Sitting on a small campaign jet during Barack Obama’s 2004 race for the U.S. Senate, I found myself lost in thought. The candidate, dressed in a crisp white shirt and striped tie, sat a few feet in front of me and to the right. I was staring ahead without realizing that I was looking directly at Obama himself, until the aspiring U.S. senator interrupted my rambling thoughts: “Hey, Mendell, what are you looking at it?” he asked with a puzzled look.
I muttered something of an apology because, as a newspaper reporter striving to remain impartial and balanced, it was not my place at that moment to say what I really felt: I was thinking into the future, and I was wondering if Obama himself could fully comprehend what was happening around him, and to him.
Obama had already given his now-famous Keynote Address to the Democratic National Convention, and while the Obama phenomenon was in its nascent stages, the historic possibilities were palpable to any close observer, and at the time, I was the closest. I had never seen people react so emotionally to a political candidate, and no candidate seemed so perfect for the moment. He was anti-Iraq War as the war devolved into chaos; he was liberal as conservatives were foundering in Washington; and perhaps most of all, he was mixed race at a time when America is becoming ever more diverse.
Of the thousands of questions I have fielded since releasing a biography of Obama in August 2007, the most often asked is whether I thought his ascent to the presidency was possible. I’d answer that ever since Obama won that Senate race, he was a on path toward a serious presidential run, but I didn’t think it would be as soon as 2008.
Early in that 2004 Senate campaign, I confided to people close to me that I thought I might be following the first legitimate black contender for the White House. Most scoffed at my naiveté, with my African-American friends chief among the skeptics. Indeed, even though Obama was far ahead in the U.S. Senate race, some of them even thought he would lose that race in the end, felled by lingering racism. These blacks had been so scarred by our country’s history of racial division that they surely could not fathom an Obama presidency in just a few years. Deep down, I wondered if they were right.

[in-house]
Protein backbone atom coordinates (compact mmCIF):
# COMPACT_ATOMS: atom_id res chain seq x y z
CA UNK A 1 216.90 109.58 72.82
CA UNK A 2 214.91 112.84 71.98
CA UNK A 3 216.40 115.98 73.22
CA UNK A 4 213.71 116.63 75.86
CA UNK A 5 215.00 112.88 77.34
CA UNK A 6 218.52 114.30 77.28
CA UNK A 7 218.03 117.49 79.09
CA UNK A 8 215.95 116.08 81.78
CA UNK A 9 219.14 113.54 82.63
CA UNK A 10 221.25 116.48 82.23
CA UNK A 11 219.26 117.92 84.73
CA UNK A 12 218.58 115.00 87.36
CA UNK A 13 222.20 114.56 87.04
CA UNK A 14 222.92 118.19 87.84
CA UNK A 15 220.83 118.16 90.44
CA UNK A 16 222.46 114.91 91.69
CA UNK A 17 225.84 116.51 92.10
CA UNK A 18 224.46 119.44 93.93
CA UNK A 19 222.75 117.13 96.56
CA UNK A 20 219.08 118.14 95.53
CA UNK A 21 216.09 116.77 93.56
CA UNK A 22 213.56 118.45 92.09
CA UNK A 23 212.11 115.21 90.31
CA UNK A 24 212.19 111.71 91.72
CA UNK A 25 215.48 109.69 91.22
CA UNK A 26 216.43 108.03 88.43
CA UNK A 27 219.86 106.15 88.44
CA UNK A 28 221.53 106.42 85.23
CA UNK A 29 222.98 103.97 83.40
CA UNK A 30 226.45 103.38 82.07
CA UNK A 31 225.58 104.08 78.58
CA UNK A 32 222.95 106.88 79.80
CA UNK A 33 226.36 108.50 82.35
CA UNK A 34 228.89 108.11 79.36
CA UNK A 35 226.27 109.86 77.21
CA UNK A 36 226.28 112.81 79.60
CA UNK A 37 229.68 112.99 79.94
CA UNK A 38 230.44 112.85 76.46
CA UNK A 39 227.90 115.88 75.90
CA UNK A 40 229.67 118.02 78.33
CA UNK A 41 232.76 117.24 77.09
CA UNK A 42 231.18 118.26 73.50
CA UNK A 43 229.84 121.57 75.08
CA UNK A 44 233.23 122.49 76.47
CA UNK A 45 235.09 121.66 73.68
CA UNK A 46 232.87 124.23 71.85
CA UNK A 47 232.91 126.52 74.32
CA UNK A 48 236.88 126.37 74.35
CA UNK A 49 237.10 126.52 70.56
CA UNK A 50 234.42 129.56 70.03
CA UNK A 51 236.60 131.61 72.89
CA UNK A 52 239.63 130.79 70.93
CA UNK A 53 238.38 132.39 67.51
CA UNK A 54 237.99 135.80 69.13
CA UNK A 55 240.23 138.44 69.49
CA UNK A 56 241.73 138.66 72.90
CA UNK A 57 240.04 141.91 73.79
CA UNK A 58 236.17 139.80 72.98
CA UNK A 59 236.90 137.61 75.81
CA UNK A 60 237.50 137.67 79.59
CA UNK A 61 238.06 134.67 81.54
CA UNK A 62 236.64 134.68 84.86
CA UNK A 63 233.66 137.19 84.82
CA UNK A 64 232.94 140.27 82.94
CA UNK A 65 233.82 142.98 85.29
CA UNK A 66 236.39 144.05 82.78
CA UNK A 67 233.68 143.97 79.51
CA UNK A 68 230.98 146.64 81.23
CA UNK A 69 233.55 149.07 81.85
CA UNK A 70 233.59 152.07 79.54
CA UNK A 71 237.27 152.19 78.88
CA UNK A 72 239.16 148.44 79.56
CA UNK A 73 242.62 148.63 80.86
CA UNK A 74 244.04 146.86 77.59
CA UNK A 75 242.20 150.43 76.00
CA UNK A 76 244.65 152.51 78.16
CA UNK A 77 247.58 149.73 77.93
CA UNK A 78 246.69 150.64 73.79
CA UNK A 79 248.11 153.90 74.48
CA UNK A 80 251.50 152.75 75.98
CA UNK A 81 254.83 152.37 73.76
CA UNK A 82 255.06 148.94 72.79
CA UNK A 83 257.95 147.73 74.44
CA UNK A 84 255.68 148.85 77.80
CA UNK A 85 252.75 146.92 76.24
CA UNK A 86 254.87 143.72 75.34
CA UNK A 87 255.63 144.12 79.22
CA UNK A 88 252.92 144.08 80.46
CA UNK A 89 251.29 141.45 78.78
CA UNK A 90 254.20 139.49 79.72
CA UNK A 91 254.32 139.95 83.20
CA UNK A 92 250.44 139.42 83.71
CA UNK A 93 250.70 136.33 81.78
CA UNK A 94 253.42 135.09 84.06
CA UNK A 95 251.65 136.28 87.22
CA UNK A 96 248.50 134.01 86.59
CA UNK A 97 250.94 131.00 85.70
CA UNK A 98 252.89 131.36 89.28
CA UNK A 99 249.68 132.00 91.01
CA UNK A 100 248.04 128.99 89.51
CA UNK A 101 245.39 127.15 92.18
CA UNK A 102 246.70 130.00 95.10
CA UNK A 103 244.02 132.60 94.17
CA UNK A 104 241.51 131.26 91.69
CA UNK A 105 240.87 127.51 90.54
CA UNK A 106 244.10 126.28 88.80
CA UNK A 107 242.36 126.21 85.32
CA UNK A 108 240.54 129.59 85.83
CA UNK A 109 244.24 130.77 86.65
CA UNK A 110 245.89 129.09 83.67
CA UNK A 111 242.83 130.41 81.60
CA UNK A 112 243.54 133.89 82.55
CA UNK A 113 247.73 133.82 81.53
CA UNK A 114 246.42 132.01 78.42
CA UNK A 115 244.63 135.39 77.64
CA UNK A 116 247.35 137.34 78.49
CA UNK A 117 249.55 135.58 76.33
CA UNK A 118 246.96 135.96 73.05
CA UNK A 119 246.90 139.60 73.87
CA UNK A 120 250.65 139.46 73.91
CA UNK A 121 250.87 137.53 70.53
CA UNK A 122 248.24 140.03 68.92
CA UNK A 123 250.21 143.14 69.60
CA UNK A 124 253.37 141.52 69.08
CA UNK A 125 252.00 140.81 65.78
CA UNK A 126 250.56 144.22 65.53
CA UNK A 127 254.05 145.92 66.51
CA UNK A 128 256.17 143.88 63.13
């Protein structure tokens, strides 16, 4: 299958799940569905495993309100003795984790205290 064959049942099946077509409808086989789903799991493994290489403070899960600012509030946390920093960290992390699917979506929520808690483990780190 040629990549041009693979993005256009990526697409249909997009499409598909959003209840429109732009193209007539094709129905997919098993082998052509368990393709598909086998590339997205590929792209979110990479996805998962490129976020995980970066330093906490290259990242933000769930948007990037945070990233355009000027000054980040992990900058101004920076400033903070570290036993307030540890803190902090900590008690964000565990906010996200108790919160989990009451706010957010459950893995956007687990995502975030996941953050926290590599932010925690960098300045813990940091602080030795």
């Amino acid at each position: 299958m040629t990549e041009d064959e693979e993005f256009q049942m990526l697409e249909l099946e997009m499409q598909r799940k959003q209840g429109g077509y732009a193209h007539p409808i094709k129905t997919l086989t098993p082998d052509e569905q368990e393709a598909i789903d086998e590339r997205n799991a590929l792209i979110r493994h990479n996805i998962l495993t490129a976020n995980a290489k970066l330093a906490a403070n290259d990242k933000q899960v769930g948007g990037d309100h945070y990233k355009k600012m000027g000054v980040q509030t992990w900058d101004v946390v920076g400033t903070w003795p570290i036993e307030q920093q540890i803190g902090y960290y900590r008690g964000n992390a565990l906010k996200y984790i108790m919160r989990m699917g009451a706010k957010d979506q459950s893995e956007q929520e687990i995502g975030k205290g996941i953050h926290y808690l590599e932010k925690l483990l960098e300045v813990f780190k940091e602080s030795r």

Last night, as I listened to Obama deliver yet another eloquent speech that was a newer, more seasoned version of the same themes from his Senate race—that we are all one people, interconnected, with a common humanity guiding us—one of these formerly skeptical black friends sent me a text message asking me what it felt like to be so right. I replied that I simply felt privileged to have played some small role in an important chapter of this country’s history.
But looking amid the diverse crowd of blacks, whites, Latinos, and others listening to Obama tell the country that, with hard work, determination and unity, a more tolerant and healthy nation is possible, I have to admit, it never felt better to be right.
No matter what one’s political persuasions, and no matter how successful or unsuccessful his administration is, Obama’s amazing ascent to the presidency is yet another sign that this country is slowly overcoming its historical sins of slavery and racial bigotry. We certainly have not reached Martin Luther King Jr.’s idyllic promised land, but just maybe we are on the way.
Photograph: Esther KangEdit Module